Monday, September 28, 2015

How to create an IPv6-only consul cluster with docker


  • we're using docker to run consul (and registrator and our services) in, and IPv6 makes this easier (no NAT => better performance)
  • it's easier to maintain one stack
  • consul is known to give issues with NAT and docker (
  • IPv4 is legacy and obsolete ;-)
Consul 0.5.2 has some issues running such a setup, but if you're building consul from master (which includes some fixes (see it will work fine.

Issues to be aware of:

  • the IPv4 version of consul listens by default on private address ranges, when using IPv6 you'll be running on 'public' addresses. So be sure you're firewalling those from the internet.
  • If you're using consul recursive powers, you'll also need IPv6 dns recursors. (e.g. google's 2001:4860:4860::8888)
  • Not IPv6 related, but for extra stability, enable leave_on_terminate.
  • Also not Ipv6 related, but I've noticed that the default LAN settings for consul can be a bit too strict when running on vmware hosts. This patch increase the probetimeout to 2 seconds (instead of 500msec)

Consul extra configuration server and client

Extra settings below necessary for the consul server and client agent setup

        "recursor": "[2001:4860:4860::8888]",
        "leave_on_terminate": true,
        "client_addr": "::",
        "addresses": { "http": "::"}

Consul server setup

The consul server are running as a docker host mode container (which means, they share the same network namespace as the host).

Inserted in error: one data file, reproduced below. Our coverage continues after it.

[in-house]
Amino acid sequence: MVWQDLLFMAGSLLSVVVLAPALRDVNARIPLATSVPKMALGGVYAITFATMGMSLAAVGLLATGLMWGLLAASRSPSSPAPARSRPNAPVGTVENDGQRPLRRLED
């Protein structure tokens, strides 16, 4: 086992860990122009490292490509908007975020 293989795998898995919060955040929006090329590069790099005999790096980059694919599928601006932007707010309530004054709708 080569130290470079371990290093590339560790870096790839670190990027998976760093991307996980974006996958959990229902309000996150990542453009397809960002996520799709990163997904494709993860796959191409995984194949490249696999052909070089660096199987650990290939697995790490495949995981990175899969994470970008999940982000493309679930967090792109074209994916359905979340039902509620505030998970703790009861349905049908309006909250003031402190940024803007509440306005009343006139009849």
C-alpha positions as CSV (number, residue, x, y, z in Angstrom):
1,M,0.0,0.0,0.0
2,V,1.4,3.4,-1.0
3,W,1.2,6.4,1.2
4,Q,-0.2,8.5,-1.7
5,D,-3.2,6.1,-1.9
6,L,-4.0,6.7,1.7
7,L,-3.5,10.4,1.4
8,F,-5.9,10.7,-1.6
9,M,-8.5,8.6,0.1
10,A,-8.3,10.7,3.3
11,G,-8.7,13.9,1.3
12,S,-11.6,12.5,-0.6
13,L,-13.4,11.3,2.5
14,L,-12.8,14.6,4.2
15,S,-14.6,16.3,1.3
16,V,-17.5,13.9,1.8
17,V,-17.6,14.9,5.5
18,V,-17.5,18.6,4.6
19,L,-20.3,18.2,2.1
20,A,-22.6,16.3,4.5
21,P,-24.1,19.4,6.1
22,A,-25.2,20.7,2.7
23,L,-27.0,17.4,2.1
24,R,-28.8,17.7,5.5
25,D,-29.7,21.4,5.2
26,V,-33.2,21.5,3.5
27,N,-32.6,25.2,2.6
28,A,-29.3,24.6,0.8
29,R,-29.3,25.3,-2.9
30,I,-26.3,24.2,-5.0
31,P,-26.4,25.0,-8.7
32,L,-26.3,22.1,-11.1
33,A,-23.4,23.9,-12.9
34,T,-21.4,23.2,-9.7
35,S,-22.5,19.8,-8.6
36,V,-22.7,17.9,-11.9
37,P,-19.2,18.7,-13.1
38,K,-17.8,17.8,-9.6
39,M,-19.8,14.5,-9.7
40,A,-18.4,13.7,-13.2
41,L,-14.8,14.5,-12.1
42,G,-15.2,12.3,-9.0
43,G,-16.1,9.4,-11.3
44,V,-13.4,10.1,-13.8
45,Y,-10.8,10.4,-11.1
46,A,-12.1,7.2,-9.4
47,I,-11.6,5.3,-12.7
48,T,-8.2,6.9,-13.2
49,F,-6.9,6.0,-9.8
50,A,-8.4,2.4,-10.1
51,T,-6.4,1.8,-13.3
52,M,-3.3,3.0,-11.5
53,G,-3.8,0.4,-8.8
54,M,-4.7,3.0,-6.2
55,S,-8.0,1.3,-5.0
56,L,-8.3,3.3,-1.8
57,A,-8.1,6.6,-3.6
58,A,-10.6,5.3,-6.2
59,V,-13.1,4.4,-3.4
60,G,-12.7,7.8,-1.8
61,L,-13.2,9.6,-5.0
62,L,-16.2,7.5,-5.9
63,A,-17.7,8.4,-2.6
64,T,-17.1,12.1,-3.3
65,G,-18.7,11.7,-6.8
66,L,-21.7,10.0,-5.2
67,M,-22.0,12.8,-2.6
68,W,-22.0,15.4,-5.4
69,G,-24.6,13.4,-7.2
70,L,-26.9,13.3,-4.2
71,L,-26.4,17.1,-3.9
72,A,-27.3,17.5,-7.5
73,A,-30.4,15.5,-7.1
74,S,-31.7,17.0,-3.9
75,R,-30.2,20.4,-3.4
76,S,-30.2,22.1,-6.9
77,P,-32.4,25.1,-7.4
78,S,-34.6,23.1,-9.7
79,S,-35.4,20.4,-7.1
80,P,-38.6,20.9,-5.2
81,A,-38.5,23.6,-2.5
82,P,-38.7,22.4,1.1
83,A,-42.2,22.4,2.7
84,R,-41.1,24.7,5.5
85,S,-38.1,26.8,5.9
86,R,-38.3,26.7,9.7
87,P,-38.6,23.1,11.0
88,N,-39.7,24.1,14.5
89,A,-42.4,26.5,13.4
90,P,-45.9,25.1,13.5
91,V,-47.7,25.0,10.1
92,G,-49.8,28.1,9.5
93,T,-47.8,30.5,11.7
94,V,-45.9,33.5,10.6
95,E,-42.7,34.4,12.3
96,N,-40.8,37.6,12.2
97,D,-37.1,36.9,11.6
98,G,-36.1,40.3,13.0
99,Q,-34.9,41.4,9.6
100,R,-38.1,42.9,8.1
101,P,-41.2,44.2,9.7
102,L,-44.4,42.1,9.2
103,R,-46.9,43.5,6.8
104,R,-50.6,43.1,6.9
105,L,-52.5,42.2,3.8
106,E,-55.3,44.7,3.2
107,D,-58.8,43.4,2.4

The reason here is that we need a fixed IPv6 address for the servers because we're forwarding our dns requests to those servers. (ofcourse with some extra work we could make a script that dynamically update our dns forwards to the dynamic IP address).

Our server has multiple IPv6 addresses so we'll have to add a -advertise and -bind flag

consul agent -server -advertise 2001:db8::1 -bind 2001:db8::1 -bootstrap-expect 3 -retry-join [2001:db8::1]:8301 -retry-join [2001:db8::2]:8301 -retry-join [2001:db8::3]:8301

Using consul-docker as our consul docker container (for client and server)

Consul client setup 

You'll need to cherry-pick this PR into your local build:
The IPv6 address in the docker container will be random and we want to bind to the IPv6 address.
This patch looks for the first 'public' IPv6 address and uses this address to advertise.

So we start the client with:

consul agent -bind :: -join consul.service.consul

Gotcha's here:
bind :: actually binds to IPv4 and IPv6 addresses in the container, but because we advertise the IPv6 address the IPv4 address won't be used.

Other software


We also use registrator to register our services in consul. So every time a container starts or stops, registrator handles the consul service registration process.

Also for registrator some extra fixes are needed to have IPv6 support. (not yet merged, see

Because we're running consul on IPv6 this means registrator also needs to connect to the IPv6 address.

registrator consul://server1.node.consul:8500

Registrator then can register other services that are running on the docker host, like e.g elasticsearch.


Besides main registrator we also run registrator-netfilter which automatically firewalls the IPv6 services in the container. The containers are no longer NATted but directly accessible, so they need to be firewalled.


A /64 is allocated for docker and a /80 is given to each docker host, running with the switches

--ipv6=true --fixed-cidr-v6=2001:db8::/80


ES is also run ipv6 only, using registrator, registrator-netfilter and consul.
You can find the relevant commands to give to docker below:

docker run --net bridge -e SERVICE_NAME=es -e SERVICE_9200_TAGS=http-data 
-e SERVICE_9300_TAGS=transport-data -e SERVICE_9200_IPV6=tcp -e SERVICE_9300_IPV6=tcp